Food delivery is a tough business to get right. It’s very easy for customers to migrate from one app to another and there is a long list of potential pain points. Many analysts have looked at the industry from different angles and commented that it is incredibly difficult to turn a profit in this business.
Let’s just list some of the reasons why. Although not comprehensive, these are just a few of the challenges faced by any new entrant to the food delivery sector:
- Expectations on delivery time are always reducing
- Customer preferences on service and how the app works are always changing
- The requirement to follow strict food quality control and safety standards
- The cost of the labour needed to deliver the food
- The cost and complexity of retaining experienced labour
- The constantly changing competition
- The threat of a major new player entering the market
- The macro economy – are people confident enough to order food?
That is a long list of challenges, but these are all fair points. Executives studying the food delivery landscape and mulling the possibility of taking on the likes of Deliveroo, Uber Eats, DoorDash, or GrubHub for example, may want to consider how their service can stand out from the competition. The CEO of Delivery Hero recently apologised for the declining value of his company on Twitter and was praised for his honesty about the competition!
To get food delivery right, there are a few golden rules:
Keep it simple: The app must be easy to use. It has to be clear and simple and very easy to search and find what is needed.
Know your customer: Most customers make repeat orders from a few favourite places, so get to know what the customer likes and make repeat orders simple. Even consider some special offers based on frequent customer orders to help them decide that their regular Friday order needs to keep on being a Friday regular.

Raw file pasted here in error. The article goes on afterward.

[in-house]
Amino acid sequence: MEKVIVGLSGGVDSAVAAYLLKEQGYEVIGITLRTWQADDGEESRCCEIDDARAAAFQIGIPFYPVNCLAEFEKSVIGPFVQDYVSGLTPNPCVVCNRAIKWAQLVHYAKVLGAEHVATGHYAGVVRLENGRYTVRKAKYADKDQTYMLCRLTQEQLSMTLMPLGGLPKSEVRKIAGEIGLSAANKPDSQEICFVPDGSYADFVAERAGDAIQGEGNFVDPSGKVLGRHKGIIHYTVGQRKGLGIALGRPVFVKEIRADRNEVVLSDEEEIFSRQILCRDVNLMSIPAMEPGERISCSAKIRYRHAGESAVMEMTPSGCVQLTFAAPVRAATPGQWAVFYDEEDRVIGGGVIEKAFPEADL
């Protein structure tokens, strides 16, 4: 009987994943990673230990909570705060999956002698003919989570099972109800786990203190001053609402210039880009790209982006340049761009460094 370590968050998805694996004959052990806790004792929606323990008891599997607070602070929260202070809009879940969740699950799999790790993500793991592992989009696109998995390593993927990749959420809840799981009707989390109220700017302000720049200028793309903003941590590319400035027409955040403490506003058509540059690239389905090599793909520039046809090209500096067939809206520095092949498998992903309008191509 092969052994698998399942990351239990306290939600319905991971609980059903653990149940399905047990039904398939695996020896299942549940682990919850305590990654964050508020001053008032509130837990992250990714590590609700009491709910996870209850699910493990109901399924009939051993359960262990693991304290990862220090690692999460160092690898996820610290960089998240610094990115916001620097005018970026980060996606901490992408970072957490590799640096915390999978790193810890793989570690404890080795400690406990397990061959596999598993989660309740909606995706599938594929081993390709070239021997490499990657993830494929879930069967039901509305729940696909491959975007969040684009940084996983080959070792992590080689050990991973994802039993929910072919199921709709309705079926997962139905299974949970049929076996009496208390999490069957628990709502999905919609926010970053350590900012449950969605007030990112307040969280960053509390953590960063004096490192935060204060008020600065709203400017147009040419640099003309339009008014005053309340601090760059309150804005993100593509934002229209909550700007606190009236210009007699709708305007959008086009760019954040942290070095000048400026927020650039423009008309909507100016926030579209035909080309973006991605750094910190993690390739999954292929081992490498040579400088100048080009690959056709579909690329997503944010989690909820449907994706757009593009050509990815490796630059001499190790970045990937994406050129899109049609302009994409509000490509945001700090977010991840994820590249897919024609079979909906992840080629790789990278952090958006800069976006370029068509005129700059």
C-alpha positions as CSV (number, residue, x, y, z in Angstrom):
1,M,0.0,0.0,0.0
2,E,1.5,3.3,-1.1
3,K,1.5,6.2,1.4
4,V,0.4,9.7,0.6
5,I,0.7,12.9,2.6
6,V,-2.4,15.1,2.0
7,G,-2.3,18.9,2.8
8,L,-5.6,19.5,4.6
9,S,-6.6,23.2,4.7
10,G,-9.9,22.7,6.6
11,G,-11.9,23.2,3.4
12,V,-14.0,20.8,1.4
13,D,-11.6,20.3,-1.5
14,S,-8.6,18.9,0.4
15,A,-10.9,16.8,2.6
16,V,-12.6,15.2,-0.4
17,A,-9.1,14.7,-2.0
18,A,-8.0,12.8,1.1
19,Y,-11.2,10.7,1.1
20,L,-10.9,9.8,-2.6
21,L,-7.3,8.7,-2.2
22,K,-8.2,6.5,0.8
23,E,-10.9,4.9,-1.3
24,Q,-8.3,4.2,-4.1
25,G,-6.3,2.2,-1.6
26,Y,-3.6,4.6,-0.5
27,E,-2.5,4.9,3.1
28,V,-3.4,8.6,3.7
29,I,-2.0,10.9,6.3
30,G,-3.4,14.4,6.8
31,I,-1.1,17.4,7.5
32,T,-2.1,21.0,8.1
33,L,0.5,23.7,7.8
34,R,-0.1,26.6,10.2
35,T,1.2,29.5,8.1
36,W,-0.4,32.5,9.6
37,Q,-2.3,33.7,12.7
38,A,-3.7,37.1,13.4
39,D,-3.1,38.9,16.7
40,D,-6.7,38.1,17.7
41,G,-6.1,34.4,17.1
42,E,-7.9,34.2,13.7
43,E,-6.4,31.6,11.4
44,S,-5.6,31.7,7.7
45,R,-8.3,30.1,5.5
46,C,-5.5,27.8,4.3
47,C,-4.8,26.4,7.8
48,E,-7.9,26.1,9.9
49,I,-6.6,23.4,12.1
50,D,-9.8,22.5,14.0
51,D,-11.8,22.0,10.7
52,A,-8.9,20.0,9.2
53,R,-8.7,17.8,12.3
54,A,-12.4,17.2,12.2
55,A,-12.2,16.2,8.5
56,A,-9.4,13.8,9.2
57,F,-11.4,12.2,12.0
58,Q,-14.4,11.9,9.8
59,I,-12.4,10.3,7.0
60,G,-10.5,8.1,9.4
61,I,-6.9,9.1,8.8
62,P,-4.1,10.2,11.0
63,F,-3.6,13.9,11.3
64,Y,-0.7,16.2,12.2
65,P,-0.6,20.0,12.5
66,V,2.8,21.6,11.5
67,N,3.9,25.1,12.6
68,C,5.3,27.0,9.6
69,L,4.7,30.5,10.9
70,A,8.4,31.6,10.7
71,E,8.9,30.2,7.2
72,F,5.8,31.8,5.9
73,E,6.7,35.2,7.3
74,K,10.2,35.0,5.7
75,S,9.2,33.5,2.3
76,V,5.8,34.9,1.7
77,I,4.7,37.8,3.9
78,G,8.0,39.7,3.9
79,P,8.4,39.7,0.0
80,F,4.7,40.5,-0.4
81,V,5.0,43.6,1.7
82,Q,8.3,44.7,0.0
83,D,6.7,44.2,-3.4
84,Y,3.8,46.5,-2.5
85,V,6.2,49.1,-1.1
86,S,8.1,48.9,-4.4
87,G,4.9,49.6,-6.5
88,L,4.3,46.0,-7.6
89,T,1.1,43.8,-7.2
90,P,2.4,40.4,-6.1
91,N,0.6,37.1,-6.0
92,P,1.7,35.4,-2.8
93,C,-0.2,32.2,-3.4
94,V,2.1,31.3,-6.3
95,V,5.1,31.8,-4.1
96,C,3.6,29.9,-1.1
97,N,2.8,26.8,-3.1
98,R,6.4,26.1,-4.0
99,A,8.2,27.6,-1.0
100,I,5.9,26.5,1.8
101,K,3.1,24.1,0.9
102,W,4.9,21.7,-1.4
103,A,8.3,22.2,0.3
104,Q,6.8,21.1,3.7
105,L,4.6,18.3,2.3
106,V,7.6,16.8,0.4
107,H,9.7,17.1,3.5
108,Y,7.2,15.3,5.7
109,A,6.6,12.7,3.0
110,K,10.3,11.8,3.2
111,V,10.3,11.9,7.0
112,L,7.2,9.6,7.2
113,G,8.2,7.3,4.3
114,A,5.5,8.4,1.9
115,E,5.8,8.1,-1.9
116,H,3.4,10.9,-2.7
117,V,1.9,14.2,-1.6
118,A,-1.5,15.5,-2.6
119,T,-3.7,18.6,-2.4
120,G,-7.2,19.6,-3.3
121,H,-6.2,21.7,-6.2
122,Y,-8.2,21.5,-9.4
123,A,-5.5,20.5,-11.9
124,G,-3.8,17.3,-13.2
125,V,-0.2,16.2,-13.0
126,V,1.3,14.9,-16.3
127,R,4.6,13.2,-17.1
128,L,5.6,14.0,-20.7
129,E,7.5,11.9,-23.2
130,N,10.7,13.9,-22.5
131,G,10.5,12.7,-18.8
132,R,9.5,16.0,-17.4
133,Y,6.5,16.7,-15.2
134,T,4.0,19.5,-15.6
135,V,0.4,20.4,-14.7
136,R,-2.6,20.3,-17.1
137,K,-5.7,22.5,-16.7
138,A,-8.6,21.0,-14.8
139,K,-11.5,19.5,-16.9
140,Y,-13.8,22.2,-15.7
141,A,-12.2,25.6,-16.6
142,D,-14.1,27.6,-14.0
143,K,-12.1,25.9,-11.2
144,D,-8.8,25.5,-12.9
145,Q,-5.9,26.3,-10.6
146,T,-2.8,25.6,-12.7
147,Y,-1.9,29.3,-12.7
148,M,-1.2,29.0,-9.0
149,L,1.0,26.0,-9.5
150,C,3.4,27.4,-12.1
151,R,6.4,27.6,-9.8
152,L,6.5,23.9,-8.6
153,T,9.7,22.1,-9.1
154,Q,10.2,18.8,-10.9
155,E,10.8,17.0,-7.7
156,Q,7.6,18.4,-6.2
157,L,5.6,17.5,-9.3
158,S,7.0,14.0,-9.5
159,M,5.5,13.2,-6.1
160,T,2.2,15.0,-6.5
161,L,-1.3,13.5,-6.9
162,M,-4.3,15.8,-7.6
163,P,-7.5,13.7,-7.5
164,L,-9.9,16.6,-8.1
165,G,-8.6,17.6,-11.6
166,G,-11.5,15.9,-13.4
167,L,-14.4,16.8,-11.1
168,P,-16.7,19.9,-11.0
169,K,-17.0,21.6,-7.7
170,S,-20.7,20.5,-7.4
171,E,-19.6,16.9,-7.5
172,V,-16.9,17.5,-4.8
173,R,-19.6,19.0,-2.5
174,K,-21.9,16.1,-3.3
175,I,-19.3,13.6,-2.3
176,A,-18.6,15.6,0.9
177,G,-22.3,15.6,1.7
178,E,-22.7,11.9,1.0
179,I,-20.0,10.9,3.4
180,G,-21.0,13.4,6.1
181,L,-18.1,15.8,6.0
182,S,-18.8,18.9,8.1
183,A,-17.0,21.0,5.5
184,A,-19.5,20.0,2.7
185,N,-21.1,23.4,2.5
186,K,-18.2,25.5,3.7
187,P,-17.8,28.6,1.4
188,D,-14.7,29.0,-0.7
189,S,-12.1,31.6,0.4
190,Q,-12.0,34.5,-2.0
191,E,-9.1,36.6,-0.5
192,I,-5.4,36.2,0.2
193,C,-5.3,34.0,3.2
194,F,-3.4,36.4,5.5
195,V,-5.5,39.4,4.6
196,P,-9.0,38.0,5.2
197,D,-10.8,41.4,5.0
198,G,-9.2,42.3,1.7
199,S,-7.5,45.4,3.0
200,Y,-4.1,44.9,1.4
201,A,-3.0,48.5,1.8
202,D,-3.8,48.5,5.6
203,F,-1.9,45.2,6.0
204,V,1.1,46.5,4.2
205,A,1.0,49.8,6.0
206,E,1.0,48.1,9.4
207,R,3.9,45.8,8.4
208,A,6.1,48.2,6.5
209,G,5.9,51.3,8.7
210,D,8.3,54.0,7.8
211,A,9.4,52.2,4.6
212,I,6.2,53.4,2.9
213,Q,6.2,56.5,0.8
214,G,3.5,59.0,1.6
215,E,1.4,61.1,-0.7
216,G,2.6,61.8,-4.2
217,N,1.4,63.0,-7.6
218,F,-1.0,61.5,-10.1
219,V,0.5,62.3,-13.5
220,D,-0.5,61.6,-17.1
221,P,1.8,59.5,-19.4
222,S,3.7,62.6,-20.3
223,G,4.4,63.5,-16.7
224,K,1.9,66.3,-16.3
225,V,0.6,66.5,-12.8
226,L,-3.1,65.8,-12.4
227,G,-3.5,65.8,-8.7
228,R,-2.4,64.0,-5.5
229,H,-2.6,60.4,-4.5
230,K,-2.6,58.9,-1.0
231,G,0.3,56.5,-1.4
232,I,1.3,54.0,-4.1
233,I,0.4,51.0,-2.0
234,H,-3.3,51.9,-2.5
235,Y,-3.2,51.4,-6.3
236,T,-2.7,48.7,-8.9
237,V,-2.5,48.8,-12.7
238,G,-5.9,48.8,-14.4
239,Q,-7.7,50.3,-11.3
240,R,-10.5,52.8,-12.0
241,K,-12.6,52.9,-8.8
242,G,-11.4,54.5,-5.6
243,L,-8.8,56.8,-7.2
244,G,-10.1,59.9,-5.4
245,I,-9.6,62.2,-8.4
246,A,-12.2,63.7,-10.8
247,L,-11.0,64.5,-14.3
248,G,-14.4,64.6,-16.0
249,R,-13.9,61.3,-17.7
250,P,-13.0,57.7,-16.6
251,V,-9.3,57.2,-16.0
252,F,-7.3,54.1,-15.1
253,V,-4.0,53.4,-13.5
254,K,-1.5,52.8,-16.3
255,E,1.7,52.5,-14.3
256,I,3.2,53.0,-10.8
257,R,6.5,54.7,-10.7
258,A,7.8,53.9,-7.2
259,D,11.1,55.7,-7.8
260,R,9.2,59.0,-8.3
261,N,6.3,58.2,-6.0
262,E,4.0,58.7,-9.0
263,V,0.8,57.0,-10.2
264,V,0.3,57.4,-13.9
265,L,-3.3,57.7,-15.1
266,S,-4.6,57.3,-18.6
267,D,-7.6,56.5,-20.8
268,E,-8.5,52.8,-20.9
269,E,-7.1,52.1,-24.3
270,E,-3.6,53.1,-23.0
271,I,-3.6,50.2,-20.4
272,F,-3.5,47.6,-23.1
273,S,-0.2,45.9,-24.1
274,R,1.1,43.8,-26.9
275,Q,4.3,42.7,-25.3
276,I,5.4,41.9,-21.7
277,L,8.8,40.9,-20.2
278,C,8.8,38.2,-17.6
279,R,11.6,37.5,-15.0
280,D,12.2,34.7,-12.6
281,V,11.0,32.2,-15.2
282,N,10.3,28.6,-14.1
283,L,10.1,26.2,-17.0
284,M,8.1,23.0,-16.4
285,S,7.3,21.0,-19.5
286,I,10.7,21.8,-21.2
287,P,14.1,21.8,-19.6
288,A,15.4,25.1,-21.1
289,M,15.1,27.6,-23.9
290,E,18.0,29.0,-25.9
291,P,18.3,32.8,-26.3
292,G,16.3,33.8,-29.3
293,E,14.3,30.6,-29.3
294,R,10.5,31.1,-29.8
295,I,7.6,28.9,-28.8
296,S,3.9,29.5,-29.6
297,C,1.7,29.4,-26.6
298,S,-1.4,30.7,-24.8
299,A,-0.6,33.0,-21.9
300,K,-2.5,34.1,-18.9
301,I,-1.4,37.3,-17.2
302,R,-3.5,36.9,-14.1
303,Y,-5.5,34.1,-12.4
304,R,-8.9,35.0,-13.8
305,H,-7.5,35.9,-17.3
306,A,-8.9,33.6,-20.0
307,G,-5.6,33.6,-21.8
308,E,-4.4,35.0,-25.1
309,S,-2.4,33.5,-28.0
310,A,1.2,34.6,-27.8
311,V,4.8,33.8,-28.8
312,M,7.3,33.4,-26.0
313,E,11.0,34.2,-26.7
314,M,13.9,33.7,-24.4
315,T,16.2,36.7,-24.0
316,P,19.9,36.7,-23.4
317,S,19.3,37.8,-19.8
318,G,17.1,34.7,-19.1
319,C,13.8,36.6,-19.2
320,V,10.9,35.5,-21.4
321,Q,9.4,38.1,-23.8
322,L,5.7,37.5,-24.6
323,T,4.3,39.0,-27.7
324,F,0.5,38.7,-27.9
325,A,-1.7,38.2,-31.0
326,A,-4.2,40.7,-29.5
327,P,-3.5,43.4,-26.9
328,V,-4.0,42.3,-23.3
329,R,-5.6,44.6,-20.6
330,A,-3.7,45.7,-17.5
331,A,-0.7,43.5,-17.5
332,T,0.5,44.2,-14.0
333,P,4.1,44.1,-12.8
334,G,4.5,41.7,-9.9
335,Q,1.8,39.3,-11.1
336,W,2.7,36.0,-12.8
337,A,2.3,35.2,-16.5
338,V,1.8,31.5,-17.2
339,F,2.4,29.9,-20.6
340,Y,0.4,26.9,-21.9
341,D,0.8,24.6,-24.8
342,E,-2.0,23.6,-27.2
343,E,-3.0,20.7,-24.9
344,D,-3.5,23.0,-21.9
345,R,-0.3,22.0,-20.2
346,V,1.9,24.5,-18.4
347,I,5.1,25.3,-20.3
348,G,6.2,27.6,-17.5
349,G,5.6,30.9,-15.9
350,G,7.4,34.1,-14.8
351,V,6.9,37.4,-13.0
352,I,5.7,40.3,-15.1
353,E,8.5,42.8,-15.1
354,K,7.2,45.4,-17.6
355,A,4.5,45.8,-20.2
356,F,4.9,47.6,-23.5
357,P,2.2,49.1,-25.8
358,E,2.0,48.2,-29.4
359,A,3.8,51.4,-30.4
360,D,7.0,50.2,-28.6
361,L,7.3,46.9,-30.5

Deliver a great experience: most orders don’t require intervention – the order is placed and then it is delivered. However, when things do go wrong it is essential that the customer support process is able to quickly deal with any issues because the requirement to call on a customer server helpline will already be creating friction in the overall delivery process.
This is really it. Distinguishing one food delivery service from another is actually quite difficult because it is a very commoditised service. If you order a product from a website then do you worry about whether DHL or Fedex is managing the delivery? Most customers just assume that it will be delivered on time, as promised.
This is the main challenge for food delivery. It’s very easy for customers to have 4 or 5 apps on their phone – the switching costs are extremely low, so these three rules are absolutely vital for success – especially the focus on customer experience.
Every app can go for a simple design. Every app can create special offers and make it easy to repeat regular orders, but you can stand out by thinking carefully about how your customer service process can set you apart from the competition.
If you can ensure that customers are handled quickly, smoothly, and without creating friction then you can ensure that those repeat orders come via your app. If the process of asking for help is difficult, then the app can be deleted in seconds.
Let me know what you think about these issues of pain points and competition in food delivery. Please contact me via firstname.lastname@example.org or get in touch with me directly via my LinkedIn.
CC Photo by Rowan Freeman